I think I have been dyslexic all of my life. I remember in 1968 having my legs smacked by Miss Serank for getting my letters the wrong way around. I font think that English Prep schools figured it out . The key to the solution has ale=ways been my imagination and my ability to ask “What if?” . Its made me an avid reader of books, particularly Science fiction and fantasy. Its made me able to understand James Joyce and Virginia Woolf as well as William Faulkner and the streams of consciousness approach of William James,
Its also helped me think metaphorically and symbolically/ I think in many ways its helped me think outside of the box. Its made me a rebel and a challenge of systems and oddly I am very grateful for the gift it has given me,
One of the things that has made me laugh is that when you are winning an argument on social media then the last refuge of the narrow minded conservative is to reply about spelling. What is fascinating is that the more conservative they are then the worse is their imagination and their creativity. Its rather like saying I have nothing say, nothing to contribute in originality and are the most obsessed with the the correctly s pelt words whilst having the least to say/. Perhaps it is the inability to think outside the box. Anyway I found this fascinating article from the Scientific American. It has great resonance with me.
Those who read my posts as I travel in to work must sometimes wonder exactly what I am saying. I usually correct it with Word once I get to work but a few things will always slip through. Spelling is immensely important but too often the critics of those who are mildly dyslexic are often ise this approacj a defence mechanism of the critic`s conservatism and imaginative ability. However these cases are few in number and I take great pleasyre in pointing this out.
It with my poor sight has given me a first class memory and an inability unfortunately at times the inability to deal with ignorance and stupidity. So it gets me into trouble regularly. Anyway first please read about Leonardo Da Vinci and then on to the Advantages of Dyslexia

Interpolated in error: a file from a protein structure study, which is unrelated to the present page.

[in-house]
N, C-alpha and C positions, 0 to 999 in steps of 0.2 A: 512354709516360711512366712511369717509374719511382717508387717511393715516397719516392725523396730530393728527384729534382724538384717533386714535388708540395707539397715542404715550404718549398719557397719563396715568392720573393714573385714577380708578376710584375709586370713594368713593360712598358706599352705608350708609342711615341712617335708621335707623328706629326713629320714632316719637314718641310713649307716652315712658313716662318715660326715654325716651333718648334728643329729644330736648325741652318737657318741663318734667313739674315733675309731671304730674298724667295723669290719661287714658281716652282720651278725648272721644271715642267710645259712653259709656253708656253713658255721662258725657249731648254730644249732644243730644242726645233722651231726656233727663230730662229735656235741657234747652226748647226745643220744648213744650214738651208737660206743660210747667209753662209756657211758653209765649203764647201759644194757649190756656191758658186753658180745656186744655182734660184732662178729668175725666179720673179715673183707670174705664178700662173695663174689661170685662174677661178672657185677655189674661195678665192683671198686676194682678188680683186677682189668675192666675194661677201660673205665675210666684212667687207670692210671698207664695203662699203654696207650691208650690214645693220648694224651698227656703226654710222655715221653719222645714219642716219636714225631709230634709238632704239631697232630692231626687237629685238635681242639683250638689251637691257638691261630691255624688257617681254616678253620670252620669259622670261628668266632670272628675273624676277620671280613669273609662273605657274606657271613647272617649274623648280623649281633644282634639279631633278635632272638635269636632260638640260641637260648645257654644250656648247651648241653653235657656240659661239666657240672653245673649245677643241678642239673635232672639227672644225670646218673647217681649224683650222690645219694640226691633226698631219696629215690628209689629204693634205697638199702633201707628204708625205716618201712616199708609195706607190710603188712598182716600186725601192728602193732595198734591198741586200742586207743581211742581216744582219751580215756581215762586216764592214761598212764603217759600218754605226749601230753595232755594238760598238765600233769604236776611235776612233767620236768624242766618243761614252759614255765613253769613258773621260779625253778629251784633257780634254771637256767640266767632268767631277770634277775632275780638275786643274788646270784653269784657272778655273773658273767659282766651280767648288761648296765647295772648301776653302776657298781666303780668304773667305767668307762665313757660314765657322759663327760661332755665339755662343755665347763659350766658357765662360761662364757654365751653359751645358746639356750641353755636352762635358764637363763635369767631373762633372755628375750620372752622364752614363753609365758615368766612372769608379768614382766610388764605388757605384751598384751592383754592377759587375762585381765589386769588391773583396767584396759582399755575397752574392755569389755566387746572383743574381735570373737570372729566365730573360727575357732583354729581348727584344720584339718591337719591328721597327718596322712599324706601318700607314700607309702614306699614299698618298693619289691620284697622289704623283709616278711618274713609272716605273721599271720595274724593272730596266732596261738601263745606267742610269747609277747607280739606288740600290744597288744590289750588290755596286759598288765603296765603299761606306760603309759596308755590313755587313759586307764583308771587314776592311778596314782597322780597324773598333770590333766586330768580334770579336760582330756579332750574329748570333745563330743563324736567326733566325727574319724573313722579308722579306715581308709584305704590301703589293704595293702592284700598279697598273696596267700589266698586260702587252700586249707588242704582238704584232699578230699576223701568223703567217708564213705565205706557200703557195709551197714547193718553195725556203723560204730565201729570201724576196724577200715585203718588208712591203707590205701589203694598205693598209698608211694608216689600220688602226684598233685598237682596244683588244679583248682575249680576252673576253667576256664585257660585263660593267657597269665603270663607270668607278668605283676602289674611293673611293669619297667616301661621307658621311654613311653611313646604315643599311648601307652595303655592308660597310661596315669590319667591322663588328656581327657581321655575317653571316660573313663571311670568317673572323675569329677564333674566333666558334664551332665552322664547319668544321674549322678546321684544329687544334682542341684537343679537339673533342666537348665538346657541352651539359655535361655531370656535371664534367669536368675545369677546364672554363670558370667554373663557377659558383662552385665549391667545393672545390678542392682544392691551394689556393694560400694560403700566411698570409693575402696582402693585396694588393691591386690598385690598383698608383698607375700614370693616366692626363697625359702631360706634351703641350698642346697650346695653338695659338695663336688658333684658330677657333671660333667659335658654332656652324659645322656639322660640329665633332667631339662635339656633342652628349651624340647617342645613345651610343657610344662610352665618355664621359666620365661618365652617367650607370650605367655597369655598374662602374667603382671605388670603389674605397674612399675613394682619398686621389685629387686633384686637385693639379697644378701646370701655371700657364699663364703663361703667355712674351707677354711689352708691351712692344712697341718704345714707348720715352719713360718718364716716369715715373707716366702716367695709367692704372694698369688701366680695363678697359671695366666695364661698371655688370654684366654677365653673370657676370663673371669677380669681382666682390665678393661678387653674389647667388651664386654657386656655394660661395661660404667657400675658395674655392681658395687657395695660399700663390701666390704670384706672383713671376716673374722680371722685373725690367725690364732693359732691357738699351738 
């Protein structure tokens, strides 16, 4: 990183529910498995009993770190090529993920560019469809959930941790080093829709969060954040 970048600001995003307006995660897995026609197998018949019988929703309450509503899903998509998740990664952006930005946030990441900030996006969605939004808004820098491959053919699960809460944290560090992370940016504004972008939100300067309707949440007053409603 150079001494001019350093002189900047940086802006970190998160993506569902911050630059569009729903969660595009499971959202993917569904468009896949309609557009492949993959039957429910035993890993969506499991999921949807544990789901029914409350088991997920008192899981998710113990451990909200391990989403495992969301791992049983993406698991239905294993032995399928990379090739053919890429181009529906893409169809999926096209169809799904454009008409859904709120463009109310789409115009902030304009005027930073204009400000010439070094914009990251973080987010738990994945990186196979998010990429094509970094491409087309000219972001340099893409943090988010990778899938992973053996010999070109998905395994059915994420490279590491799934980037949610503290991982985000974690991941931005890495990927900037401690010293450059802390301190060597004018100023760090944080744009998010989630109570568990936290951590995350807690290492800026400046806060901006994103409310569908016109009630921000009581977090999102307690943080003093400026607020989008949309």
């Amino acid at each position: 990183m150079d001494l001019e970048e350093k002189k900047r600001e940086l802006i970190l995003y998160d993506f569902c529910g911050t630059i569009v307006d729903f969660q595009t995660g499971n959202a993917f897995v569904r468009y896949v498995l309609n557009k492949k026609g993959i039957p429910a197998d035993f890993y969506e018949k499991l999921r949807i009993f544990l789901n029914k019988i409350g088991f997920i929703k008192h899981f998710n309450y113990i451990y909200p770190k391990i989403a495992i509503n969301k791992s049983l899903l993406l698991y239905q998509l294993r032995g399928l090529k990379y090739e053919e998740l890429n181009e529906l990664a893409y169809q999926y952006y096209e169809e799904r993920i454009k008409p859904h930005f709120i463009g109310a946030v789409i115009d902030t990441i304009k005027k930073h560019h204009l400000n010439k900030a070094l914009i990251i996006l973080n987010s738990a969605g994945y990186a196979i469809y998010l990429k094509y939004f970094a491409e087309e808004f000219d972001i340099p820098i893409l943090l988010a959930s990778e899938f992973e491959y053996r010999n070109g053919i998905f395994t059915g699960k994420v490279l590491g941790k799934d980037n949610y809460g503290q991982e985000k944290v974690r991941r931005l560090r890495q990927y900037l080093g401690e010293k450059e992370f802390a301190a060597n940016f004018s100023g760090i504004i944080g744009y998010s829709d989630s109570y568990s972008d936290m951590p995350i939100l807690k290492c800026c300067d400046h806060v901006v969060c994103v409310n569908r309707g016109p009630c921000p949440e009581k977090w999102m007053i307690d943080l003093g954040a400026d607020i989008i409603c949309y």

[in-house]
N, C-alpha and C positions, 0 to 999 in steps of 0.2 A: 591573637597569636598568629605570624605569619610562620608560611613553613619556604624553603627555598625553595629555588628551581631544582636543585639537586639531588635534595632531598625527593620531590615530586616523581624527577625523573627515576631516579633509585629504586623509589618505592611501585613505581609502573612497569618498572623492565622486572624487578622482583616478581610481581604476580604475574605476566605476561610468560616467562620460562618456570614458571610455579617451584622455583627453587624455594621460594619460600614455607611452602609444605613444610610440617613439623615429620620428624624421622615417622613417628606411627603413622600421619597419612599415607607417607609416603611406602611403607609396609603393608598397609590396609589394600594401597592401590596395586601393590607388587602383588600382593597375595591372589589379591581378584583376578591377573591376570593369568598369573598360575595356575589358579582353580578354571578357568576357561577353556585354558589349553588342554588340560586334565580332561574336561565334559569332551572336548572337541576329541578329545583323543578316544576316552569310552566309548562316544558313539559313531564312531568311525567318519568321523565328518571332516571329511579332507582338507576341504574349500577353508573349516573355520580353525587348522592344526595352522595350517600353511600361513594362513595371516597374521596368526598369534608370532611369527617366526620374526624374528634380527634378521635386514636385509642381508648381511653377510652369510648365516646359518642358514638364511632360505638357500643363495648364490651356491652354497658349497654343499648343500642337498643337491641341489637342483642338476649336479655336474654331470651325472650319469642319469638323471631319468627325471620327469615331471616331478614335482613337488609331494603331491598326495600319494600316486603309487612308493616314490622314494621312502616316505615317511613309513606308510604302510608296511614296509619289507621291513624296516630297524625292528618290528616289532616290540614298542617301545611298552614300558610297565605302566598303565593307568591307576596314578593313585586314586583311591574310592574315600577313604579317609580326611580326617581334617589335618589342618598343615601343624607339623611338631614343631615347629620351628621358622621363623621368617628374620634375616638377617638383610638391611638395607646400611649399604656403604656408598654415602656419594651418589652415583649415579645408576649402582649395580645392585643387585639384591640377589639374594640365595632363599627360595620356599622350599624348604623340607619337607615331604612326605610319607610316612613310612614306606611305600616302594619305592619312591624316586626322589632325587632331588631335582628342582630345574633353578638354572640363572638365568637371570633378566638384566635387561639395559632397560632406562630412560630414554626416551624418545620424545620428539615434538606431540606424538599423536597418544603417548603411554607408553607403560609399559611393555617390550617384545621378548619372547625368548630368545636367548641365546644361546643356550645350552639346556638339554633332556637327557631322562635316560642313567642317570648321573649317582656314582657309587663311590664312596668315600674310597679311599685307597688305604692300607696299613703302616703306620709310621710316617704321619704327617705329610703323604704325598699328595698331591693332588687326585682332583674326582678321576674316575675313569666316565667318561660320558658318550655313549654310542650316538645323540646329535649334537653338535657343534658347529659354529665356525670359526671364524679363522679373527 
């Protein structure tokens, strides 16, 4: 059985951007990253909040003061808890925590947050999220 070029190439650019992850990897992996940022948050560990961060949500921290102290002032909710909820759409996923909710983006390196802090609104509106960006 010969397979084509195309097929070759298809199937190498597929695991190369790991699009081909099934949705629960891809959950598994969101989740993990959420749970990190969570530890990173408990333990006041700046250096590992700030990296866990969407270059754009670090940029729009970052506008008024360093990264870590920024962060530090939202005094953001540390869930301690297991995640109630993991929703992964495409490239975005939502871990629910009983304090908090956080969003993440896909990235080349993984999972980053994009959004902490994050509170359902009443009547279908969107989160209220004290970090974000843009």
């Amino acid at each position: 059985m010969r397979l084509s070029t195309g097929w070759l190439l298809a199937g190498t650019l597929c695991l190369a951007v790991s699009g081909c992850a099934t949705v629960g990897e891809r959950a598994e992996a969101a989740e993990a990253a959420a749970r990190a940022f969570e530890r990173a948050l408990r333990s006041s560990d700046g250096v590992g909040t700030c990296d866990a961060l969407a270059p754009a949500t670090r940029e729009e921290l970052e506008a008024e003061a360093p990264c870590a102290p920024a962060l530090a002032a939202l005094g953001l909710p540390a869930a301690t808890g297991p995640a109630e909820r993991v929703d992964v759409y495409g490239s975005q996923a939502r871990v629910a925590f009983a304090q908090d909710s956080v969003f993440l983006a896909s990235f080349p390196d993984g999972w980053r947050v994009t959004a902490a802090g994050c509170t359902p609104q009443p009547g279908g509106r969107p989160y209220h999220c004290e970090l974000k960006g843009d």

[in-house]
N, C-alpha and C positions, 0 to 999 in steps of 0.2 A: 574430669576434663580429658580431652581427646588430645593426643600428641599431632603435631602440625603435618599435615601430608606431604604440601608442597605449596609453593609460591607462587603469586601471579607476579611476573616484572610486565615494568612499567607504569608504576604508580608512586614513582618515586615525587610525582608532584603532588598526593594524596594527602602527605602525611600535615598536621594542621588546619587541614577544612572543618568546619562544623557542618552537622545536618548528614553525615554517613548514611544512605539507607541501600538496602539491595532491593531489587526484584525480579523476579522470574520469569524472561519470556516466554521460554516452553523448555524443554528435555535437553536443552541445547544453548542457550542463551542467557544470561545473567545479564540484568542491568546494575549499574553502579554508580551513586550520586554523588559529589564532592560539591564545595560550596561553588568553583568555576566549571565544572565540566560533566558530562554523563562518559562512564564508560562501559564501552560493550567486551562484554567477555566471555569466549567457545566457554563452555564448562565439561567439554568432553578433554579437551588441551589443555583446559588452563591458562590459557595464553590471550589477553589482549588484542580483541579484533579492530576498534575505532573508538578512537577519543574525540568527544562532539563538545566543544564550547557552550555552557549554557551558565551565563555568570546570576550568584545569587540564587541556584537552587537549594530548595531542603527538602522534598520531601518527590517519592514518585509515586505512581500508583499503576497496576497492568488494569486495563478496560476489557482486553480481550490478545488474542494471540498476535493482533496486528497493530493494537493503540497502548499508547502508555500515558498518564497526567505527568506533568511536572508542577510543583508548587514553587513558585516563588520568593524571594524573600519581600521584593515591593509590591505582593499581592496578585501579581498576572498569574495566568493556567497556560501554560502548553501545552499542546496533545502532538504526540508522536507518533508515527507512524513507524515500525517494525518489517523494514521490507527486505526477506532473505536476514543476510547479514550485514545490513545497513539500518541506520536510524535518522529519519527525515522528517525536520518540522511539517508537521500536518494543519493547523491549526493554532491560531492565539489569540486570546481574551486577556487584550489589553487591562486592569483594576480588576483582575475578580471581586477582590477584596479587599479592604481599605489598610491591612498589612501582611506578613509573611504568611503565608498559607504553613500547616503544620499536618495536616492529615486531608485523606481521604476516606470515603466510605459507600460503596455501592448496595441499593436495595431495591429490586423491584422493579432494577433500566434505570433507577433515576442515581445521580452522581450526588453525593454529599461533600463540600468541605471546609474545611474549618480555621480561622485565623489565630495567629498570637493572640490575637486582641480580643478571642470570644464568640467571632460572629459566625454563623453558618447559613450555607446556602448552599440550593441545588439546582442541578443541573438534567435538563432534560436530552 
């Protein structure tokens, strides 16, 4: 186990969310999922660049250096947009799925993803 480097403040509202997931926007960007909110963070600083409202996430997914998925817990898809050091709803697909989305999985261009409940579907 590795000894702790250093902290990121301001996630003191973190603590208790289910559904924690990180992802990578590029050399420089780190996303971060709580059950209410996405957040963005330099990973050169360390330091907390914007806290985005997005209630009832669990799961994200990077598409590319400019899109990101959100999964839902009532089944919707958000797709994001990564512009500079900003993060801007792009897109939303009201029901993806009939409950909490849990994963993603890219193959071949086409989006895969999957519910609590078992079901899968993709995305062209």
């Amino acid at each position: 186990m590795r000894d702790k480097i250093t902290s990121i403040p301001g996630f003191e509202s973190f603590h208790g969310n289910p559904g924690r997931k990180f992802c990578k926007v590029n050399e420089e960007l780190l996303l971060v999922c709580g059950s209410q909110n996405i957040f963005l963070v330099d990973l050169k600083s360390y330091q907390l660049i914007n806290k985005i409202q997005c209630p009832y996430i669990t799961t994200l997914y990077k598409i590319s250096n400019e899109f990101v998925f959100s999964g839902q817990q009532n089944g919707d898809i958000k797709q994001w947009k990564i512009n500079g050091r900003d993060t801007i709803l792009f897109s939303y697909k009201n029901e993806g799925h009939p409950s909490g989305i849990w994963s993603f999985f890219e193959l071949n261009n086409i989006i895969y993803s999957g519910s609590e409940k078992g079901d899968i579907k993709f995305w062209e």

15 April 1452 – 2 May 1519
Inventor, Painter, Designer, Musician -"Renaissance Man"
Leonardo da Vinci was an inventor, painter, and sculptor whose broad interests also included architecture, science, music, mathematics, engineering, literature, anatomy, geology, astronomy, botany, writing, history, and cartography.
Art historian Helen Gardner wrote that the scope and depth of his interests were without precedent in recorded history, and “his mind and personality seem to us superhuman”.
One remarkable indication that Leonardo was dyslexic is in his handwriting. Leonardo was constantly sketching out his ideas for inventions. Most of the time, he wrote his notes in reverse, mirror image:
Although unusual, this is a trait sometimes shared by other left-handed dyslexic adults. Most of the time, dyslexic writers are not even consciously aware that they are writing this way; it is simply an easier and more natural way for them to write.
Leonardo’s spelling is also considered erratic and quite strange. He also started many more projects then he ever finished – a characteristic now often associated with attention deficit disorder (ADHD).
However, when it came to his drawing and artwork, Leonardo’s work is detailed and precise.
Leonardo was intrigued with the concept of human flight, and spent many years toying with various ideas for flying machines. When he drew his flying machine, he wrote (backwards, of course): “A small model can be made of paper with a spring like metal shaft that after having been released, after having been twisted, causes the screw to spin up into the air.”
His extraordinary art work and inventive genius are proof that he truly possessed the gift of dyslexia.
- Mona Lisa
- The Last Supper
- Virgin of the Rocks
- St.John the Baptist
- The Virgin and Child with St. Anne
- Leonardo’s Robot (mechanical knight)
- Helicopter (Aerial Screw)
- Mechanical Adding Machine
- Diving Suit
- Steam Cannon
- Machine Gun
- Armored Tank
The Advantages of Dyslexia
Impossible "Waterfall" Credit: "Escher Waterfall". Via Wikipedia
“There are three types of mathematicians, those who can count and those who can’t.”
Bad joke? You bet. But what makes this amusing is that the joke is triggered by our perception of a paradox, a breakdown in mathematical logic that activates regions of the brain located in the right prefrontal cortex. These regions are sensitive to the perception of causality and alert us to situations that are suspect or fishy — possible sources of danger where a situation just doesn’t seem to add up.
Many of the famous etchings by the artist M.C. Escher activate a similar response because they depict scenes that violate causality. His famous “Waterfall” shows a water wheel powered by water pouring down from a wooden flume. The water turns the wheel, and is redirected uphill back to the mouth of the flume, where it can once again pour over the wheel, in an endless cycle. The drawing shows us a situation that violates pretty much every law of physics on the books, and our brain perceives this logical oddity as amusing — a visual joke.